Using Medicinal Mushrooms
Traditionally, medicinal mushrooms were carefully collected, dried and preserved. When used as a medicine or as longevity elixirs, they were slowly infused in hot water and drunk in small amounts daily. They are held to such a high degree of respect as to border on the sacred.
Modern labs are learning how to release mushroom magic by extracting and concentrating the active components. These product are taken as concentrated liquids, powders, or capsules.
It’s not clear that taking medicinal mushrooms as part of a daily supplement program for general health provides preventive benefits against disease. However, because of the positive effects on gut immunity—a critical aspect of general health and infection prevention—it’s possible that low doses of a medicinal mushroom combination might be beneficial. Why not add a teaspoon of medicinal mushroom powder to your daily healthy smoothie?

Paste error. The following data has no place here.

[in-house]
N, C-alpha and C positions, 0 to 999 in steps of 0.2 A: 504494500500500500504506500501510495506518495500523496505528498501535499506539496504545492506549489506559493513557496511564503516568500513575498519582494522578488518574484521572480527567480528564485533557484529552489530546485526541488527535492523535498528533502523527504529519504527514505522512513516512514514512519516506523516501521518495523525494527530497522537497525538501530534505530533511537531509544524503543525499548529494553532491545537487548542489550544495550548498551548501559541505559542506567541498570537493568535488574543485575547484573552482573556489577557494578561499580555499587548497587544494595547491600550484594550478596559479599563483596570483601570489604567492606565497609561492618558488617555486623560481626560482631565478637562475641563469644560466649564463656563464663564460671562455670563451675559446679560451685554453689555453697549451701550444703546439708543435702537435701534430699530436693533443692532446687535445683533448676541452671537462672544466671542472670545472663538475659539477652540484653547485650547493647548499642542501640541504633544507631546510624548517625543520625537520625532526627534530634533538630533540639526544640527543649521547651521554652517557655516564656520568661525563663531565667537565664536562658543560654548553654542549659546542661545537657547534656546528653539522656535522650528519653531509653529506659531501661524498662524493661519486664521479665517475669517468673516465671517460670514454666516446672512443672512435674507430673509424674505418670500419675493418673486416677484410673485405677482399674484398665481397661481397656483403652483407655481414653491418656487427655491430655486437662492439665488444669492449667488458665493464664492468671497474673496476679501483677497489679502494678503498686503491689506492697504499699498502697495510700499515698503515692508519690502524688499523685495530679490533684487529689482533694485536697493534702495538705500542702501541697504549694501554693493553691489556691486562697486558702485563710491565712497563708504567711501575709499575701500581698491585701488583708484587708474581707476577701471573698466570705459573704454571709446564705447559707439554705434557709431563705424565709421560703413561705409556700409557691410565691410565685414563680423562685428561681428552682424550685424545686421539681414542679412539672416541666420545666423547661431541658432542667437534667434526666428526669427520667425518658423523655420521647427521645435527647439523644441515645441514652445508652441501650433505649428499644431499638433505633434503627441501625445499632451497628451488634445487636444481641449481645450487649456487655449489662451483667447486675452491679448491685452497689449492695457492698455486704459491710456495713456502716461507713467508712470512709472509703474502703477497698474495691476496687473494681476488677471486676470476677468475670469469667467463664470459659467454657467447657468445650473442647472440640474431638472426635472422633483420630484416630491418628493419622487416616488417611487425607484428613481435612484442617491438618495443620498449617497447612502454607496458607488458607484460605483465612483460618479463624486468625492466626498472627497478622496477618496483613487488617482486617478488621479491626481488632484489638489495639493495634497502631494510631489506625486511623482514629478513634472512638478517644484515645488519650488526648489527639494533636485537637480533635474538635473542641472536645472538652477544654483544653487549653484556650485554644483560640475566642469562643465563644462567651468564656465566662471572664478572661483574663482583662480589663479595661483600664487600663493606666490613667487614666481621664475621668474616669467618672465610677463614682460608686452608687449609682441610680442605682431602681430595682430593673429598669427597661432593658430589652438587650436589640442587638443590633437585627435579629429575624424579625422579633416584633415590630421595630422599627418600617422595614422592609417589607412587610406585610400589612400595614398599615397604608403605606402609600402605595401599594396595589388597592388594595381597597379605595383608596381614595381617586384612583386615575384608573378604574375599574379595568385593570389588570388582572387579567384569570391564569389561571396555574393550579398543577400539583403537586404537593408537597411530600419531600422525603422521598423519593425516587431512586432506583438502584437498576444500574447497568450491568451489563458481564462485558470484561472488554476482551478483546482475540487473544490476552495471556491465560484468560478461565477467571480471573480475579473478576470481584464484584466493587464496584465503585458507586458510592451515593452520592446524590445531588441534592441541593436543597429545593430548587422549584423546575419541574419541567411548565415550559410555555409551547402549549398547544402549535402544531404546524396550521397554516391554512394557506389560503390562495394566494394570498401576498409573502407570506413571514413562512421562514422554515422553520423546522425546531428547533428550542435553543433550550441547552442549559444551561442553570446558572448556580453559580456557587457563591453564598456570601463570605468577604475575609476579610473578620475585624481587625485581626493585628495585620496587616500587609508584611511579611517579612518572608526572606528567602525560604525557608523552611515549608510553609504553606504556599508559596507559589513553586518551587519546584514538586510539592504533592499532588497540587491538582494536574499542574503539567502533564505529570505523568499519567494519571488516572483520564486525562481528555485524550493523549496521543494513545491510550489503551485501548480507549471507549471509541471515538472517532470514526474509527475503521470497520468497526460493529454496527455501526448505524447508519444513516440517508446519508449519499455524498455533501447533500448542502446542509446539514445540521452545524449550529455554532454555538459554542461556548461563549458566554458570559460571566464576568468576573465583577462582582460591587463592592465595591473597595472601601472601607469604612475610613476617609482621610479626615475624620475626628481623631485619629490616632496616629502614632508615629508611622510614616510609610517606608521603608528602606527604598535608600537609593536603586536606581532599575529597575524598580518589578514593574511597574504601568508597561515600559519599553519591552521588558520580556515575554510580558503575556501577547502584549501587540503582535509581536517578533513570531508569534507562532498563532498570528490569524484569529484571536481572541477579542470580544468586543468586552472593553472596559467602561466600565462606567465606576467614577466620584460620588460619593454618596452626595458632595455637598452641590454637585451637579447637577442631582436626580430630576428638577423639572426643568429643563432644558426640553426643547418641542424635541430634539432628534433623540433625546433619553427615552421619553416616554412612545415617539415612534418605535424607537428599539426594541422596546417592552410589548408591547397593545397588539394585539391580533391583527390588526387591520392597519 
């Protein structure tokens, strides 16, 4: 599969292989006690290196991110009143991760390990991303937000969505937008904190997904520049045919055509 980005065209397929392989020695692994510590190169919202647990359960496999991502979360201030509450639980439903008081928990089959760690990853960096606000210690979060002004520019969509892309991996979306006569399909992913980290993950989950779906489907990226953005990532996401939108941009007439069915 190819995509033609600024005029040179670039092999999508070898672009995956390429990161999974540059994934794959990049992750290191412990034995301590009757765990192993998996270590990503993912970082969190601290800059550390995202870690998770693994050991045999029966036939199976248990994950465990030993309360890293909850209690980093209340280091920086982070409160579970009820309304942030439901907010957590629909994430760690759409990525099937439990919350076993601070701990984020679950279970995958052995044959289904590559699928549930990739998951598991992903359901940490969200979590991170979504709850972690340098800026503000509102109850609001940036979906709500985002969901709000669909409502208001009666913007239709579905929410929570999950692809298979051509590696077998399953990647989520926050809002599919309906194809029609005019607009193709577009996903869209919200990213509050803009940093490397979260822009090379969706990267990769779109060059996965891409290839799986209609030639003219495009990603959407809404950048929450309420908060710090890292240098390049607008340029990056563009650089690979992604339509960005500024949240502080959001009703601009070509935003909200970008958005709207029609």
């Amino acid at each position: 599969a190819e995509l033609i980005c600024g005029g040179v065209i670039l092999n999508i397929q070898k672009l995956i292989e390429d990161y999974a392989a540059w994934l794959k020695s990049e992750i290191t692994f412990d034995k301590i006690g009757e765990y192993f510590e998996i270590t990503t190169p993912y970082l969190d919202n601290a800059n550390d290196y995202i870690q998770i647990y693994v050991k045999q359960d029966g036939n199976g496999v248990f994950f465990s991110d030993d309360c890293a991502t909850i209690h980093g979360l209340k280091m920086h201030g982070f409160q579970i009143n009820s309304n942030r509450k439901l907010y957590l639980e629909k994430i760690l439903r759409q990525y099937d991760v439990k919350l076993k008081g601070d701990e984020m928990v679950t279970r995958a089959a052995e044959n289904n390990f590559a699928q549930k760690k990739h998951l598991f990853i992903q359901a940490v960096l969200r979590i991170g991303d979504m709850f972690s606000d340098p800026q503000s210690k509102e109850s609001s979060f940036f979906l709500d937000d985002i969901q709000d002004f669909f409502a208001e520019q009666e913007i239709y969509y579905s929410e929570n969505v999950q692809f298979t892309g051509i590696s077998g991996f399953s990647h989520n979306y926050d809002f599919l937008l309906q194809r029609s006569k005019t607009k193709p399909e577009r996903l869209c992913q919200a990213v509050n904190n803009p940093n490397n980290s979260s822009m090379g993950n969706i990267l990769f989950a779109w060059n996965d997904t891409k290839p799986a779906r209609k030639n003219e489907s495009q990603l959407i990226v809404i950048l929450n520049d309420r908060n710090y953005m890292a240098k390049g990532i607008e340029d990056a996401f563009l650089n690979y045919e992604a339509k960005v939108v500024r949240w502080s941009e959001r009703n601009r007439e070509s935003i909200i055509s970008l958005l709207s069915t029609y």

Adding mushrooms to your diet may be wise. Traditional Chinese and Japanese diets commonly include many types of edible fungi especially shiitakes. They are lightly cooked to release aroma, flavor, and free up active ingredients bound in structural cells.
For those with diabetes and metabolic syndrome, as an adjunct to cancer therapy, for the management of radiation exposure, and the treatment and management of chronic bacteria and viral infections, medical mushrooms are invaluable. They are safe and without side effects, so may be taken daily over long periods of time even by frail and older people.
For this blog, I choose five medicinal mushrooms that interest me and have the most scientific research. However, there are many other equally as important medicinal mushrooms that could have been included.
Fungi are integral to the planetary web. The lives of plants, animals, and people depend on fungi. They support all forms of life, all stages of the natural life cycle, and play important roles in health and disease.